The screen-to-stage formula is one which has proven highly successful in the musical theatre industry, with Ghost, Dirty Dancing, The Bodyguard and Billy Elliot being a few of the films which have made the jump to the stage. Some have fared better in the transition than others, but the process has become commonplace in the creating of new musicals and many now look to the world of film for inspiration. Does that same process work out so well if adapting a stage musical from a slightly smaller screen though?
There are few instances of television shows making the jump from our TV sets to the stage. Plans are underway for a musical production of popular American sitcom Glee, but as there has always been a strong undercurrent of musical theatre running through it, the seeds have already been sown for it to translate well on the stage. In the UK, long-running soap Coronation Street received the musical theatre treatment in 2012, but like a toddler learning to walk, fell flat after taking its first steps. The musical, entitled Street of Dreams, only played two performances before the planned arena tour was cancelled amidst financial controversy.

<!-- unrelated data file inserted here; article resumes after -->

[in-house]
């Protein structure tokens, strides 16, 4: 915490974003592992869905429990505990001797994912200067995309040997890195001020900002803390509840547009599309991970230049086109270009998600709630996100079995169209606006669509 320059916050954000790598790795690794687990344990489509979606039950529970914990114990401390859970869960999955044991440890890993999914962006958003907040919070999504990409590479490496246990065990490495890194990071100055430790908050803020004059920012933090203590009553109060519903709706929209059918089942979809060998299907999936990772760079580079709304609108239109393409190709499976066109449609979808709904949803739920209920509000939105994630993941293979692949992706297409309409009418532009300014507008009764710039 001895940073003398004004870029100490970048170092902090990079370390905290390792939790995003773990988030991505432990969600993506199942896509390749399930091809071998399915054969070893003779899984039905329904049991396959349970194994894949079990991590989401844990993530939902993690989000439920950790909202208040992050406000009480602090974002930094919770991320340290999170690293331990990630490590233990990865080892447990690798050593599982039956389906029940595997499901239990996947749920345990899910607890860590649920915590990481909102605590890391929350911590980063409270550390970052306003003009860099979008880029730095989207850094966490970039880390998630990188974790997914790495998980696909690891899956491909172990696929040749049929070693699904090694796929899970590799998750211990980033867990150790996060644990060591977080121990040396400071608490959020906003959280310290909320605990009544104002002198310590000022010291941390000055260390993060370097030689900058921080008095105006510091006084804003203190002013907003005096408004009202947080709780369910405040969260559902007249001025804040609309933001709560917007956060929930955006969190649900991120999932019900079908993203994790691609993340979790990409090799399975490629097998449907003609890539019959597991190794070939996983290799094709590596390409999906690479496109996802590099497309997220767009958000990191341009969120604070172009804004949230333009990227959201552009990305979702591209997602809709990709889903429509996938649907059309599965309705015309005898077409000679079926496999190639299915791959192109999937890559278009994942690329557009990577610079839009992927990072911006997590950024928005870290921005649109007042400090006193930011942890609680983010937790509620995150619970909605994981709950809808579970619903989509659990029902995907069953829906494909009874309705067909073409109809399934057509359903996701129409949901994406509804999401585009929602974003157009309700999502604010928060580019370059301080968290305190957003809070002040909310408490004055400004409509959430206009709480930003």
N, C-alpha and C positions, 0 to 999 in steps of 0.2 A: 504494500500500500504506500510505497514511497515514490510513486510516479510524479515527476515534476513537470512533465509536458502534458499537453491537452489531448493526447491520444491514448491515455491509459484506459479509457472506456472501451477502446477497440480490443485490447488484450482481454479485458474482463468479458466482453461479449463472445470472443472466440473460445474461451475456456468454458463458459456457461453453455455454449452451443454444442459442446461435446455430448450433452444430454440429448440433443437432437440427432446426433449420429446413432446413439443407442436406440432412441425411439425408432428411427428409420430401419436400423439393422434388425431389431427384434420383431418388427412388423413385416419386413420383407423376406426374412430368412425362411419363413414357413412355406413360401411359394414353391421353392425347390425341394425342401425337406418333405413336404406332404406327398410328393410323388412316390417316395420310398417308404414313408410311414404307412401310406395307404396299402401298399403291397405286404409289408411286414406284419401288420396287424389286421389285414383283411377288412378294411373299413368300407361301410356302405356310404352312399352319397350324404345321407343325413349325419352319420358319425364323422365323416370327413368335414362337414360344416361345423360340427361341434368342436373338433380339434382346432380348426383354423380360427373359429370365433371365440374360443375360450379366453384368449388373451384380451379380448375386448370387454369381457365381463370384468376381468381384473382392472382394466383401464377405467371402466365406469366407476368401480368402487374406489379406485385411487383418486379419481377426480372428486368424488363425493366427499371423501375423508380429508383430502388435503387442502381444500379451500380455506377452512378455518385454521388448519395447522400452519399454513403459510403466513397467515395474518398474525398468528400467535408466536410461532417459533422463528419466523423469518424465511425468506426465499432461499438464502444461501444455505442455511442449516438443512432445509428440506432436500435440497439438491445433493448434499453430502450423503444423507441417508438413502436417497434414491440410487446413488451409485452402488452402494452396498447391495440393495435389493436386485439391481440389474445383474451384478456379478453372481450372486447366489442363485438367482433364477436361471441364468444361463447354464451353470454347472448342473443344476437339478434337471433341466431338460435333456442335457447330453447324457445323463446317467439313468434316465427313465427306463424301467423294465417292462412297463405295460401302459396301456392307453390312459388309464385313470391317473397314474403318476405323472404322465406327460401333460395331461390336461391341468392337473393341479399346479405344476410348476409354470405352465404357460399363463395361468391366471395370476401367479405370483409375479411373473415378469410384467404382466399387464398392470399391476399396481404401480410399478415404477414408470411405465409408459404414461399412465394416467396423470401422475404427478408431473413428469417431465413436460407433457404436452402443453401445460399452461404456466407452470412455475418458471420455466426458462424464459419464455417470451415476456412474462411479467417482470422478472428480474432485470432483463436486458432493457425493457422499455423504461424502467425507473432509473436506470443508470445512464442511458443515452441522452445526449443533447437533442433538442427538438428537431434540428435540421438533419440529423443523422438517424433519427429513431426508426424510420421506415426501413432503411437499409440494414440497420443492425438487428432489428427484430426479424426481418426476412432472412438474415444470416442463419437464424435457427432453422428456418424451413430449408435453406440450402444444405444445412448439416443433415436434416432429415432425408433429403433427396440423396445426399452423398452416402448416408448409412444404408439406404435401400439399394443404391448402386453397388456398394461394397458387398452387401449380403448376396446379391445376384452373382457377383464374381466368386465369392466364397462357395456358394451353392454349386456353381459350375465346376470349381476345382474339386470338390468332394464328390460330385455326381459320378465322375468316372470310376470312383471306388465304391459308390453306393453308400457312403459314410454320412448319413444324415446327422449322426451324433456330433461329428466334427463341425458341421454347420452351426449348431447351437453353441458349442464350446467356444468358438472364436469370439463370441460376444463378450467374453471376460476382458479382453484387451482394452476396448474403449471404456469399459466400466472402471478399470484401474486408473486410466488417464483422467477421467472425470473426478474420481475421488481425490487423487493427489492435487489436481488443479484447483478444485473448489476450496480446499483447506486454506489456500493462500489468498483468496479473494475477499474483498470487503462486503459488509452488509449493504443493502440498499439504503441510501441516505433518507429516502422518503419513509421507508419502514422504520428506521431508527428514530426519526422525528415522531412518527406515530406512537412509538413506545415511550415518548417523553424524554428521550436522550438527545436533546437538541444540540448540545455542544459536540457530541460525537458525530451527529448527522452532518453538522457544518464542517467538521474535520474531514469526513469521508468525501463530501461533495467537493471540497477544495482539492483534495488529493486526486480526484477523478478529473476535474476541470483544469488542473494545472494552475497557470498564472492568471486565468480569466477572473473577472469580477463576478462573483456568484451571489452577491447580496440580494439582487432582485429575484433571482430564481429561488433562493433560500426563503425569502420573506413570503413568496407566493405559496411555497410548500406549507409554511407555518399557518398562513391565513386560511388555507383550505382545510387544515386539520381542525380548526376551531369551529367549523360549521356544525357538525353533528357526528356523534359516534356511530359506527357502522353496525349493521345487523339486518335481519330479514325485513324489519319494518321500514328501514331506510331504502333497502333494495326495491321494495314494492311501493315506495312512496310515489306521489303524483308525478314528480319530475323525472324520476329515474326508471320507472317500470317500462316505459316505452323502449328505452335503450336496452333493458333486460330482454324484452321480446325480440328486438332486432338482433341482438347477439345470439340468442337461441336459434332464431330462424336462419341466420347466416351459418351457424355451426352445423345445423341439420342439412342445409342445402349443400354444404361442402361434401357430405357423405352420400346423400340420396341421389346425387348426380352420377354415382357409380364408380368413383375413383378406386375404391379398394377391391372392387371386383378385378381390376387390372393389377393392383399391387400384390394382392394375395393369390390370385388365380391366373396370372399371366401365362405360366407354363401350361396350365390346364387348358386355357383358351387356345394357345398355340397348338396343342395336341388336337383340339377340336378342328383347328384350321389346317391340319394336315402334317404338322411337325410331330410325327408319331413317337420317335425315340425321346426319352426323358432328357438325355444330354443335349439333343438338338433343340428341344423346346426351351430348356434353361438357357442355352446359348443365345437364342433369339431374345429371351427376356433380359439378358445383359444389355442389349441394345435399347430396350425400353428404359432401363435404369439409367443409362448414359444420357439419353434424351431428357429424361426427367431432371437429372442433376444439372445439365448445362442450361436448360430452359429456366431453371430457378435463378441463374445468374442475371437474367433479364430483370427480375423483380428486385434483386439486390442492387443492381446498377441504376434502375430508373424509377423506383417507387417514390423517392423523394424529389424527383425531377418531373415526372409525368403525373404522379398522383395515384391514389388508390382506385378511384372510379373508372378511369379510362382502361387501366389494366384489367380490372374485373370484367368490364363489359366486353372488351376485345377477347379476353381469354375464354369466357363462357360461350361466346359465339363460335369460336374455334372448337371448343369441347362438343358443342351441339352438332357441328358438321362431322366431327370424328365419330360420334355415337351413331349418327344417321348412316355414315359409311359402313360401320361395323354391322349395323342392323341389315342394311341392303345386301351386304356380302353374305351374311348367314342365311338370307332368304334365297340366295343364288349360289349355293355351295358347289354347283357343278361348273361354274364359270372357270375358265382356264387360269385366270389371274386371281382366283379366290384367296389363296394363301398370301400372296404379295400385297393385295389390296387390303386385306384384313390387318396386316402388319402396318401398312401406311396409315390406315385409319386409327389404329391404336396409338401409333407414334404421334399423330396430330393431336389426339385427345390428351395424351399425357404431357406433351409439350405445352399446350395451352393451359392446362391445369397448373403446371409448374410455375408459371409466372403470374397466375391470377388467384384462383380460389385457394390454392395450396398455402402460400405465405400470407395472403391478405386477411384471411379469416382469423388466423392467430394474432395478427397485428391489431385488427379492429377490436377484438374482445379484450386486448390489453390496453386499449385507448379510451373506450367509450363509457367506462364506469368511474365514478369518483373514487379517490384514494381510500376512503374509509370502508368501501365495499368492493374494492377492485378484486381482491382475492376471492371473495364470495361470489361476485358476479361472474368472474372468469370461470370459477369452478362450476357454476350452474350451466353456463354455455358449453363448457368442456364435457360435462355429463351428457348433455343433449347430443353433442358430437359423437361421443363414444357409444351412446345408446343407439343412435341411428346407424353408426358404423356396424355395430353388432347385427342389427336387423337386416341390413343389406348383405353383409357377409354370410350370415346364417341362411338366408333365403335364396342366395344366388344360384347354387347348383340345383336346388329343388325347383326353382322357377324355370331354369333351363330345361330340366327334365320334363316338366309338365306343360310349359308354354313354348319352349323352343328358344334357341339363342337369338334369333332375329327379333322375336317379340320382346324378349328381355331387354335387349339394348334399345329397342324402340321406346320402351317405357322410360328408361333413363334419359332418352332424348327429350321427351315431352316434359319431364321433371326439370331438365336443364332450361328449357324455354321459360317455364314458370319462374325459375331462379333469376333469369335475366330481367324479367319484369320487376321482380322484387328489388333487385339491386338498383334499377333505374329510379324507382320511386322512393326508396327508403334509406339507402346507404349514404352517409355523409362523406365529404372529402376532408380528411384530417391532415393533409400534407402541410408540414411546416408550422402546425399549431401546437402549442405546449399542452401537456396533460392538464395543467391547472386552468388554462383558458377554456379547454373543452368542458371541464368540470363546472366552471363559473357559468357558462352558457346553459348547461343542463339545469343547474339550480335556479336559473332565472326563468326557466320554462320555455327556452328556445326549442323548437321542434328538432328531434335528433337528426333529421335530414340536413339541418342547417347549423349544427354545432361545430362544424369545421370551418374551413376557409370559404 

Hoping to succeed where it failed is a brand new musical production of Happy Days, which embarked on its epic UK Tour on Saturday (11th January). The musical is based on the classic 1974 American show of the same name which kept viewers hooked for ten years following a group of characters living in 1950’s America, with the Cunningham family providing the central focus of the show. It has set off at an advantage by having Gary Marshall, creator of the television series, come on board to write the book of the musical, while one of the show’s original stars also contributed to helping bring the production to life. Henry Winkler, who played iconic character The Fonz, served as creative consultant on the musical, which also features the renowned Andrew Wright (Barnum, Singin’ in the Rain) as director and choreographer.